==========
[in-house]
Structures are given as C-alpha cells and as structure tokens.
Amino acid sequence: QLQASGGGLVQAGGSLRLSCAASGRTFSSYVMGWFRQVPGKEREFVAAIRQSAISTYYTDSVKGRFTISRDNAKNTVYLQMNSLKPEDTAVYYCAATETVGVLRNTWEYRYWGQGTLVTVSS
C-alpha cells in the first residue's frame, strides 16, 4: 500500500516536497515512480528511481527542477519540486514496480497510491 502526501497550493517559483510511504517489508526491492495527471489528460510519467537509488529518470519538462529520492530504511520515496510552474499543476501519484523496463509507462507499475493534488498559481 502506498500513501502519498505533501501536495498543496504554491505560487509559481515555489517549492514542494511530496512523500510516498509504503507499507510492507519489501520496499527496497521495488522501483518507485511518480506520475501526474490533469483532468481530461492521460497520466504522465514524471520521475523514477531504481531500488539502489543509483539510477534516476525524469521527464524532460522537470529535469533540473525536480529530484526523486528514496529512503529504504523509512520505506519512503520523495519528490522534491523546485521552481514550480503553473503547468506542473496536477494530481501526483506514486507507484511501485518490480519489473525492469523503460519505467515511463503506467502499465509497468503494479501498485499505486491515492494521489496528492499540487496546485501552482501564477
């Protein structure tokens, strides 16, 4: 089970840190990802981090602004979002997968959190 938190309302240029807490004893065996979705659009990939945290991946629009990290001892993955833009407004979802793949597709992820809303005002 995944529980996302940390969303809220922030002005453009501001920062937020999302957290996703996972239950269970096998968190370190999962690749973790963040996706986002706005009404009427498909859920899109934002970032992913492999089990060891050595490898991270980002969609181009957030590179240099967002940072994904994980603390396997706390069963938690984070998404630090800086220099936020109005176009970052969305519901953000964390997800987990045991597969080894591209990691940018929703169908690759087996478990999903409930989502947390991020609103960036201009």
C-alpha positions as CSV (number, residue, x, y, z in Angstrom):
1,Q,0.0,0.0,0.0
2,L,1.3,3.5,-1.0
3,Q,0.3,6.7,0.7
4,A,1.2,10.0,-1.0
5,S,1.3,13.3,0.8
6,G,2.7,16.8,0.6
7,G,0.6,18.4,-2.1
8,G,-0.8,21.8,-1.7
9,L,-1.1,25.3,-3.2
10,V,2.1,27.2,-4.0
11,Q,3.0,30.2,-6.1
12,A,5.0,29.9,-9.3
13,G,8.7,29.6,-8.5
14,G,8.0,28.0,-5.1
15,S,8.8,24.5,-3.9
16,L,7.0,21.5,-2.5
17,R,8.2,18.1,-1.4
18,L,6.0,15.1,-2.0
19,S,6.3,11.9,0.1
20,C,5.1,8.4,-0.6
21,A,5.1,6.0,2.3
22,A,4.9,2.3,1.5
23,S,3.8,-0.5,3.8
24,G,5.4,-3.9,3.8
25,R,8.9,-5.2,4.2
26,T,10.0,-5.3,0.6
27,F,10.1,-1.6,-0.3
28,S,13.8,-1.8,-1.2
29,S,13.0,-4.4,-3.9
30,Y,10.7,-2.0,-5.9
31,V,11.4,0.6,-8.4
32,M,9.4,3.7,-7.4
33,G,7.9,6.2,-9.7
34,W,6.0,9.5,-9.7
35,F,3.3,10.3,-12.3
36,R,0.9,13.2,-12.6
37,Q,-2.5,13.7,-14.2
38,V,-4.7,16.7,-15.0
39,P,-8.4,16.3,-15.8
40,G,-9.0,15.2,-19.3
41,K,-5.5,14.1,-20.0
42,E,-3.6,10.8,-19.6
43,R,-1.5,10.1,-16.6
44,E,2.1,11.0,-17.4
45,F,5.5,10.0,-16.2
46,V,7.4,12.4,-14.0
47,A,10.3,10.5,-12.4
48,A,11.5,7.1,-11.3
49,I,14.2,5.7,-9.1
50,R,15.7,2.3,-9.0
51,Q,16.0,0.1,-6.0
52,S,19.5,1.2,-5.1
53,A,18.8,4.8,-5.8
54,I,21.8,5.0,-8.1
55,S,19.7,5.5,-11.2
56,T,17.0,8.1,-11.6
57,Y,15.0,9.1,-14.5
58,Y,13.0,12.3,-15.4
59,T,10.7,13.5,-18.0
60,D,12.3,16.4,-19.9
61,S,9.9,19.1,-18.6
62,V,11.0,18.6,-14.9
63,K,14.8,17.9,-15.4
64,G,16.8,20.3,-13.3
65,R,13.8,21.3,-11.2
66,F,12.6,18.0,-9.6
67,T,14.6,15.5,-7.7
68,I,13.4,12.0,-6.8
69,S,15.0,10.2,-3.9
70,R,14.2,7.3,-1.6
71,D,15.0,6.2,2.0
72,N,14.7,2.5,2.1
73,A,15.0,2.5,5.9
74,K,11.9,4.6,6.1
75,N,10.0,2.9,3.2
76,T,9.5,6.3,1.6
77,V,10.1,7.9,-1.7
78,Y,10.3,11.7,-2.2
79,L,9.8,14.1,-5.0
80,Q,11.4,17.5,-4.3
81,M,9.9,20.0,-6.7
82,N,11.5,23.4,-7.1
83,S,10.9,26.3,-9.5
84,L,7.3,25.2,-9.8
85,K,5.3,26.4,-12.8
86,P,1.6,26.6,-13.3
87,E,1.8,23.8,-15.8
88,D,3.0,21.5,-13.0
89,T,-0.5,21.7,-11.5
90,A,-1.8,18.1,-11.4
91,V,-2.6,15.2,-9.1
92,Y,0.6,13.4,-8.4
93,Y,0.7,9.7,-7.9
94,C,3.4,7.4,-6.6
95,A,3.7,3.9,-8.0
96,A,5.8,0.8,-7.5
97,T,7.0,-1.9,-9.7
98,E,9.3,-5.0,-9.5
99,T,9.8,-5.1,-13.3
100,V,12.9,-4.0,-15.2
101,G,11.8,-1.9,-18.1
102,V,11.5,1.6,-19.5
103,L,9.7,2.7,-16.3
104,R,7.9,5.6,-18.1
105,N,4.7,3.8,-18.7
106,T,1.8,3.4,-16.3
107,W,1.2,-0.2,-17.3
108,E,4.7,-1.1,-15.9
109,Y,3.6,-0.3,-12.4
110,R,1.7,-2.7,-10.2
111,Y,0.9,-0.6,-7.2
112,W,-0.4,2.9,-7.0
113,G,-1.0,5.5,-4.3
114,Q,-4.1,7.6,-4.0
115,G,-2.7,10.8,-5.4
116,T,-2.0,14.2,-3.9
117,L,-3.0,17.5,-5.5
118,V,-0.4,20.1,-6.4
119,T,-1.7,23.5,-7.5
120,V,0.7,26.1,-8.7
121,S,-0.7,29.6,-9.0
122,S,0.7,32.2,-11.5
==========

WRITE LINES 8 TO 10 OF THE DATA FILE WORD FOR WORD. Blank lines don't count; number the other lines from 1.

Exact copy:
2,L,1.3,3.5,-1.0
3,Q,0.3,6.7,0.7
4,A,1.2,10.0,-1.0